War and development in the Sinai
Sinai -The Sinai’s image in the minds of many Arabs is that of an inflamed area, the principal theatre of action in wars between Egypt and Israel.
When the guns fell silent following the 1979 peace treaty and conditions stabilised, ideas for populating the Sinai and kick-starting its economic development emerged. But there was opposition that warned peace with Israel might not prevail and the region might revert to a state of instability.
For a long time, the Sinai remained prisoner of the dual discourse of development and war. Whenever the tug of war tilted in favour of the former, military considerations weighed in towards the latter. Indeed, a fixture in Egyptian military thinking is that Sinai will always remain a vast theatre for military operations; the first lesson cadets in military academies learn is that the peninsula is the key to war and peace and a starting point in any strategy for defending Egyptian national security.
It is for this reason that development projects have been confined to the peninsula’s southern coast along the Red Sea and the gulfs of Aqaba and Suez. Investment in projects in the other regions of Sinai remains absent in keeping with military dogma.
The Egyptian leadership has started implementing large-scale projects west of the Suez Canal, expanding projects inside Sinai and compensating for years of inaction and neglect that helped foster the growth of radical Islamic movements. The situation worsened with the grafting of a number of local and external factors that transformed Sinai into a centre for conspiracies and scenarios aiming to make of the region a constant thorn in Egypt’s side.
At the same time, pro-development advocates grew more convinced that economic and social development in Sinai is an important tool in eradicating terrorists from the area.
The terrorists took advantage of the state’s laxity, particularly during the rule of the Muslim Brotherhood, to stash large quantities of weaponry in Sinai and to smuggle in a number of extremist elements and settle them there. As a consequence, battles led by the security forces against these elements have been particularly ferocious.
Terrorists have used to their advantage poverty, unemployment, the brittleness of the economic fabric, and the feeling of social injustice among the local population, and succeeded in exhausting the army and police forces despite the latter’s apparent victories in the field.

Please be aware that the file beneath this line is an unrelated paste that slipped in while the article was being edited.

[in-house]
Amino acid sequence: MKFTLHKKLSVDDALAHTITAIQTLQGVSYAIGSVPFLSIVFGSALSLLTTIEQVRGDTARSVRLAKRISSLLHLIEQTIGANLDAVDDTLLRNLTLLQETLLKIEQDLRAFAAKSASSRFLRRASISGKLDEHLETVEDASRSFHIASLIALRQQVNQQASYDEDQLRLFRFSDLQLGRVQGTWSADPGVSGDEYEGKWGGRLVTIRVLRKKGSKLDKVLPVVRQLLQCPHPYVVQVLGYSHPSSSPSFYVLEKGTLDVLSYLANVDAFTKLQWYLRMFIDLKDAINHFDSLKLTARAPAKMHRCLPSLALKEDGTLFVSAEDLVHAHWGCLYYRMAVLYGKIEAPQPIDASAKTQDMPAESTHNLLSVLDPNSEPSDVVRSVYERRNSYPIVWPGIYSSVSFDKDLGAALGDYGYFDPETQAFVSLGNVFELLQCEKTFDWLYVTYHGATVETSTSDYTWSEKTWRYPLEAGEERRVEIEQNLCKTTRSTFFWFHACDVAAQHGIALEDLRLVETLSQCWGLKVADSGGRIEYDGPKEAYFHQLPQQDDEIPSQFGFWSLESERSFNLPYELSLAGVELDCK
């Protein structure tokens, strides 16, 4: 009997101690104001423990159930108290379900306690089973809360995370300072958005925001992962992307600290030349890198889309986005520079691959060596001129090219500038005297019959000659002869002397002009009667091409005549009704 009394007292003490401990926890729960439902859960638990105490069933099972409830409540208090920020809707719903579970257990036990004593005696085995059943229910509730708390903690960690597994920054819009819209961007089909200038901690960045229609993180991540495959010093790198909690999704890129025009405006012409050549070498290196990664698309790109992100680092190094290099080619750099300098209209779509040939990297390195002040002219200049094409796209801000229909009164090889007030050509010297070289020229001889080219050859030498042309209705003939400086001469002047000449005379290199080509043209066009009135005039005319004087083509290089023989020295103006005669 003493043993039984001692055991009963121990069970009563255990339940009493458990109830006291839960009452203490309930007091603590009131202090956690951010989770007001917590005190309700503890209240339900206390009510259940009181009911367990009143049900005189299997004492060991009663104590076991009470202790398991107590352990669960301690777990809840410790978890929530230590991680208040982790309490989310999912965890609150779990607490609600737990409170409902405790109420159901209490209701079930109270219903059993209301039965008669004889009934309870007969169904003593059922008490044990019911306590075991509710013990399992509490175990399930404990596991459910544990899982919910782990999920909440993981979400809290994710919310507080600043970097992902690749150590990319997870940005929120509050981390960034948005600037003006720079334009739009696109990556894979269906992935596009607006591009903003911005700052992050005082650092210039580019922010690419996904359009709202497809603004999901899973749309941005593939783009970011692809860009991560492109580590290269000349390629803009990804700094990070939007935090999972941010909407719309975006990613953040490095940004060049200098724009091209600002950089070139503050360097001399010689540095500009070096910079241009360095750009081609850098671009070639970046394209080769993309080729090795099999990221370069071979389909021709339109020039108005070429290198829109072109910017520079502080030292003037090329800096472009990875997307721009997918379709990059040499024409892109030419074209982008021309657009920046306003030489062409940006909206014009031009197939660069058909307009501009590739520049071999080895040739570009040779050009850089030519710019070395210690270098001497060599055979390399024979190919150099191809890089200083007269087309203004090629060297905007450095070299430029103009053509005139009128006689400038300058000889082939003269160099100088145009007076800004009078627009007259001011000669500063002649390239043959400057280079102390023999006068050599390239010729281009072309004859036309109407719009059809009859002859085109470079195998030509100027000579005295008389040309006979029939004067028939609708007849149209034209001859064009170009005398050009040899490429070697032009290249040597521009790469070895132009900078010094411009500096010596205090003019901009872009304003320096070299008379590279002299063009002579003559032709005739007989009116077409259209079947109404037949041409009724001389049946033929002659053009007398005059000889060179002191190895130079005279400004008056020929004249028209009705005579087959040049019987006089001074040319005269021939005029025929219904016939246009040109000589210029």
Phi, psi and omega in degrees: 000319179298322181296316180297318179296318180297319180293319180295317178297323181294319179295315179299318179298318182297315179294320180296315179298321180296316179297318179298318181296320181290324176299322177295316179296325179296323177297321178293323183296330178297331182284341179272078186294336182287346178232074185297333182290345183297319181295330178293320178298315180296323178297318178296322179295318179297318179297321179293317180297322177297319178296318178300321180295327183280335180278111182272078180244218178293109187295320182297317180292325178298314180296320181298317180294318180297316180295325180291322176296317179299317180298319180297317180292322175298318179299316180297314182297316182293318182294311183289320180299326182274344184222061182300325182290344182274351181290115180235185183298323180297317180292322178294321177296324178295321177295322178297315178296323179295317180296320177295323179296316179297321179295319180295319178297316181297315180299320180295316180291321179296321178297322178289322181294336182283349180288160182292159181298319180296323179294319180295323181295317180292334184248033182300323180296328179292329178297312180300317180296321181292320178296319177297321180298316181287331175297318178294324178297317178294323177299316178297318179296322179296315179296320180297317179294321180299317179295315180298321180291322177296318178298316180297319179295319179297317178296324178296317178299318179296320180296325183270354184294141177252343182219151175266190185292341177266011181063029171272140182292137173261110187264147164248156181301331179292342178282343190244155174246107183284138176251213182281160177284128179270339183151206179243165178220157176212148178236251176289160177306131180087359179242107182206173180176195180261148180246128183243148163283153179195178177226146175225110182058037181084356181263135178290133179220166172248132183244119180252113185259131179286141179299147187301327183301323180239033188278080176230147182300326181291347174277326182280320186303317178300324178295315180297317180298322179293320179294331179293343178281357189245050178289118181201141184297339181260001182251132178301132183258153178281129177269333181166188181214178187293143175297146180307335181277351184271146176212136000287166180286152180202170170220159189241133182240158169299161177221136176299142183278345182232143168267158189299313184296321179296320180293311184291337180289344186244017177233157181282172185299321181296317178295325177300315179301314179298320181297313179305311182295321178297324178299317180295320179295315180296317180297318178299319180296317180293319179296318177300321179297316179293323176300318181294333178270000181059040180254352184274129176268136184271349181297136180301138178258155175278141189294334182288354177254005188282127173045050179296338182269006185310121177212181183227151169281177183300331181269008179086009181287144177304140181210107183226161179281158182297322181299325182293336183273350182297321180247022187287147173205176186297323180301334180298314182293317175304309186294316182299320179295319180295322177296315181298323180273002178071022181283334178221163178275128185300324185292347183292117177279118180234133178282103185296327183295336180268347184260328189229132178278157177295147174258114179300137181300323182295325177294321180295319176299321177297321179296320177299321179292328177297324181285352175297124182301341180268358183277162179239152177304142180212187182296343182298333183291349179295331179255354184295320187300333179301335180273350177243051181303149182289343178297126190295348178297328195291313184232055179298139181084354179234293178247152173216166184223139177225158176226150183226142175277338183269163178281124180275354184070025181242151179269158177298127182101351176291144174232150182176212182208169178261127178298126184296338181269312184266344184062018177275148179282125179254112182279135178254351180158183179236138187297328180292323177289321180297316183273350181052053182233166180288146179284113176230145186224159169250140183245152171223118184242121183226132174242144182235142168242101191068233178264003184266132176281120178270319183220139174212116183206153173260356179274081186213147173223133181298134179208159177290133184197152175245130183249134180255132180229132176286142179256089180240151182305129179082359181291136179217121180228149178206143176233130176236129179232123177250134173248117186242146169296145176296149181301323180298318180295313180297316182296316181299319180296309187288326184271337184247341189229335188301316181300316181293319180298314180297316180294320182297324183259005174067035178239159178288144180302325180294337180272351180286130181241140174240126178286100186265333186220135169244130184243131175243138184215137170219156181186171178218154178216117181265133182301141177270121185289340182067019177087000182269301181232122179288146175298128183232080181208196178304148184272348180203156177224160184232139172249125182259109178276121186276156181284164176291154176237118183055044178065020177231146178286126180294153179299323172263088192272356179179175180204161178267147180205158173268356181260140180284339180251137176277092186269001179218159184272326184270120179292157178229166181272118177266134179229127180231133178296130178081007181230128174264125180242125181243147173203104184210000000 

The penetration of terrorism in Sinai and its infiltration of the social fabric increased the importance of choosing the option of development by Egyptian officials and pushed them to hasten the implementation of the planned projects. This did not sit well with those refusing development as a solution. Dissenting voices warned of the excesses of projects, which are likely to be lost in the event of a war against Israel.
The result was that the political leadership in favour of the developmental approach was aware of the military risks to the development campaign in Sinai and allowed the military to oversee the projects as a compromise between security requirements and development needs. Project sites have been chosen based on strategic considerations to allow ease of military manoeuvres, if needed, and all security issues have been addressed.
The traditional approach to dealing with the Sinai seems to be held hostage by old considerations in which development and the population were seen as threats. New approaches in modern warfare, however, have transformed these elements to deterrents, in the sense that investments in Sinai can serve as pressure on an aggressor state (Israel, for example), because the capital owners have trans-border political, economic and media channels through which they can protect their interests.
Furthermore, population density has become an instrument that could deter the use of brute force. We can see that in the victories realised by Hamas and Hezbollah against Israel. Even though the Hamas and Hezbollah armed forces bore considerable losses, they achieved moral victories that forced Israel to stop its military operations following high civilian casualties.
Therefore, planting Sinai with people and stone could become a double weapon at the strategic level wielded in the service of the Egyptian national security in its broadest sense.
A second advantage lies in the fact that the benefits from development to the population of Sinai would end their sympathising with the terrorists under the pretext that the region has been neglected and would motivate them to preserve and protect the gains they reaped by expelling extremists and cooperating with security forces.
It would also encourage them to stop cooperating with the operators of the tunnels, be they Egyptians or Palestinians, and end this phenomenon, which has strained security forces as the tunnels served to smuggle criminals and weapons.
The third advantage resides in the positive signals the development projects send to Israel and its allies, namely that Egypt wants to maintain peace and will not seek a military option unless forced to.
Putting development ahead of military thinking regarding Sinai does not mean abandoning such precepts, for the military institution is in charge of setting the limits of development and is not likely to forget its dogma. Besides, modern warfare can be remotely controlled and each party can get to the other from a distance of hundreds of kilometres with no need for the presence of immediate borders to launch military operations.